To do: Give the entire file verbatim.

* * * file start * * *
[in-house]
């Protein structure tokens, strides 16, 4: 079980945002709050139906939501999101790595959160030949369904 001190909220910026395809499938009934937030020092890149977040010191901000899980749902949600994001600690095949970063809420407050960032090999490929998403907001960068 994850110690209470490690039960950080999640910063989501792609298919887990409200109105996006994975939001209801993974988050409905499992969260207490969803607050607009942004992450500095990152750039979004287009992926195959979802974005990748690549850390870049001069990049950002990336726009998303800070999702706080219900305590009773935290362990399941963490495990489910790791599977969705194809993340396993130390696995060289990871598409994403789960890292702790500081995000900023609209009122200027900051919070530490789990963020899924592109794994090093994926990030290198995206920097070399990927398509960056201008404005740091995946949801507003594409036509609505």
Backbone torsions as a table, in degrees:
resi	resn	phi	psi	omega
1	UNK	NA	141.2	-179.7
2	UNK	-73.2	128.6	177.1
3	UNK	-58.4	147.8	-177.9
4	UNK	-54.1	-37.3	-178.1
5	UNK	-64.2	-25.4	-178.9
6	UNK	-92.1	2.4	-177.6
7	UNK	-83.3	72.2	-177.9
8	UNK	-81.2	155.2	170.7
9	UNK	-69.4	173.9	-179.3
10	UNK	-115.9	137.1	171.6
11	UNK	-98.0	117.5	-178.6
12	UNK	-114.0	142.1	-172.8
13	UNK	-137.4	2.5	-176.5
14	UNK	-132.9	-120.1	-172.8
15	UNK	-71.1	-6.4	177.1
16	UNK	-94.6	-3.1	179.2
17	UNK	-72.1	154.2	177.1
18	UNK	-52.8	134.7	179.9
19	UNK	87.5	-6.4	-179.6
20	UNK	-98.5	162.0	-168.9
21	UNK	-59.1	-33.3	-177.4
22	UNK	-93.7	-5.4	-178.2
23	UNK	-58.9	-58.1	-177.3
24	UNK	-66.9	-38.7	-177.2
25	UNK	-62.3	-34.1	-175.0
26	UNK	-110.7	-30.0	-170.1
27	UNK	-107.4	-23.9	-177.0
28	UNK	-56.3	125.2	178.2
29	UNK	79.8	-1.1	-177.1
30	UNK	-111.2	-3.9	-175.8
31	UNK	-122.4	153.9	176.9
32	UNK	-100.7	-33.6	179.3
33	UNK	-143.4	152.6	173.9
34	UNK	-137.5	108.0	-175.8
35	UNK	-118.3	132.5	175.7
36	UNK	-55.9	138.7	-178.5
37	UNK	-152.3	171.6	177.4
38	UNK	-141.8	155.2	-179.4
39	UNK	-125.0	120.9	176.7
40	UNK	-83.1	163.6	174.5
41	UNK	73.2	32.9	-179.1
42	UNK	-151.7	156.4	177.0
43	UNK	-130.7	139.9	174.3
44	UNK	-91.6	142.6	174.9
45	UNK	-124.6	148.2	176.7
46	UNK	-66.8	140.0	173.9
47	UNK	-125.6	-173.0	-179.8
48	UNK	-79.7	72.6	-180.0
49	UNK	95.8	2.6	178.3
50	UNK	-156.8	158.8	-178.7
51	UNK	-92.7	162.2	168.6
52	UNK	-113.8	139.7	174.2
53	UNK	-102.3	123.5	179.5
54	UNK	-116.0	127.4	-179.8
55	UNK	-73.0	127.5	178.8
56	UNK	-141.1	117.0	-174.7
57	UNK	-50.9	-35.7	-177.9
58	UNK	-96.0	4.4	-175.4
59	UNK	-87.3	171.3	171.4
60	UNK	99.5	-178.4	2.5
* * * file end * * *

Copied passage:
[in-house]
């Protein structure tokens, strides 16, 4: 079980945002709050139906939501999101790595959160030949369904 001190909220910026395809499938009934937030020092890149977040010191901000899980749902949600994001600690095949970063809420407050960032090999490929998403907001960068 994850110690209470490690039960950080999640910063989501792609298919887990409200109105996006994975939001209801993974988050409905499992969260207490969803607050607009942004992450500095990152750039979004287009992926195959979802974005990748690549850390870049001069990049950002990336726009998303800070999702706080219900305590009773935290362990399941963490495990489910790791599977969705194809993340396993130390696995060289990871598409994403789960890292702790500081995000900023609209009122200027900051919070530490789990963020899924592109794994090093994926990030290198995206920097070399990927398509960056201008404005740091995946949801507003594409036509609505």
Backbone torsions as a table, in degrees:
resi	resn	phi	psi	omega
1	UNK	NA	141.2	-179.7
2	UNK	-73.2	128.6	177.1
3	UNK	-58.4	147.8	-177.9
4	UNK	-54.1	-37.3	-178.1
5	UNK	-64.2	-25.4	-178.9
6	UNK	-92.1	2.4	-177.6
7	UNK	-83.3	72.2	-177.9
8	UNK	-81.2	155.2	170.7
9	UNK	-69.4	173.9	-179.3
10	UNK	-115.9	137.1	171.6
11	UNK	-98.0	117.5	-178.6
12	UNK	-114.0	142.1	-172.8
13	UNK	-137.4	2.5	-176.5
14	UNK	-132.9	-120.1	-172.8
15	UNK	-71.1	-6.4	177.1
16	UNK	-94.6	-3.1	179.2
17	UNK	-72.1	154.2	177.1
18	UNK	-52.8	134.7	179.9
19	UNK	87.5	-6.4	-179.6
20	UNK	-98.5	162.0	-168.9
21	UNK	-59.1	-33.3	-177.4
22	UNK	-93.7	-5.4	-178.2
23	UNK	-58.9	-58.1	-177.3
24	UNK	-66.9	-38.7	-177.2
25	UNK	-62.3	-34.1	-175.0
26	UNK	-110.7	-30.0	-170.1
27	UNK	-107.4	-23.9	-177.0
28	UNK	-56.3	125.2	178.2
29	UNK	79.8	-1.1	-177.1
30	UNK	-111.2	-3.9	-175.8
31	UNK	-122.4	153.9	176.9
32	UNK	-100.7	-33.6	179.3
33	UNK	-143.4	152.6	173.9
34	UNK	-137.5	108.0	-175.8
35	UNK	-118.3	132.5	175.7
36	UNK	-55.9	138.7	-178.5
37	UNK	-152.3	171.6	177.4
38	UNK	-141.8	155.2	-179.4
39	UNK	-125.0	120.9	176.7
40	UNK	-83.1	163.6	174.5
41	UNK	73.2	32.9	-179.1
42	UNK	-151.7	156.4	177.0
43	UNK	-130.7	139.9	174.3
44	UNK	-91.6	142.6	174.9
45	UNK	-124.6	148.2	176.7
46	UNK	-66.8	140.0	173.9
47	UNK	-125.6	-173.0	-179.8
48	UNK	-79.7	72.6	-180.0
49	UNK	95.8	2.6	178.3
50	UNK	-156.8	158.8	-178.7
51	UNK	-92.7	162.2	168.6
52	UNK	-113.8	139.7	174.2
53	UNK	-102.3	123.5	179.5
54	UNK	-116.0	127.4	-179.8
55	UNK	-73.0	127.5	178.8
56	UNK	-141.1	117.0	-174.7
57	UNK	-50.9	-35.7	-177.9
58	UNK	-96.0	4.4	-175.4
59	UNK	-87.3	171.3	171.4
60	UNK	99.5	-178.4	2.5